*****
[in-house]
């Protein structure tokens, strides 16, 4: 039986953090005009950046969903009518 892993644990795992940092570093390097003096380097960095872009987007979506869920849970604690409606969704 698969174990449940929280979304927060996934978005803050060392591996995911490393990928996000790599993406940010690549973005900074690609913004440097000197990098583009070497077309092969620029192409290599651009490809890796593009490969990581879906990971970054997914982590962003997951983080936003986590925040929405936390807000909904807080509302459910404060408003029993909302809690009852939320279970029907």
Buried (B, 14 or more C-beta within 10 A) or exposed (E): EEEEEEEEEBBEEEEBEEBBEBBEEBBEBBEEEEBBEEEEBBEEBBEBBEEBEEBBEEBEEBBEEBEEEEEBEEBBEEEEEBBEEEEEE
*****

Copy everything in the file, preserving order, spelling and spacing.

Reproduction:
[in-house]
């Protein structure tokens, strides 16, 4: 039986953090005009950046969903009518 892993644990795992940092570093390097003096380097960095872009987007979506869920849970604690409606969704 698969174990449940929280979304927060996934978005803050060392591996995911490393990928996000790599993406940010690549973005900074690609913004440097000197990098583009070497077309092969620029192409290599651009490809890796593009490969990581879906990971970054997914982590962003997951983080936003986590925040929405936390807000909904807080509302459910404060408003029993909302809690009852939320279970029907």
Buried (B, 14 or more C-beta within 10 A) or exposed (E): EEEEEEEEEBBEEEEBEEBBEBBEEBBEBBEEEEBBEEEEBBEEBBEBBEEBEEBBEEBEEBBEEBEEEEEBEEBBEEEEEBBEEEEEE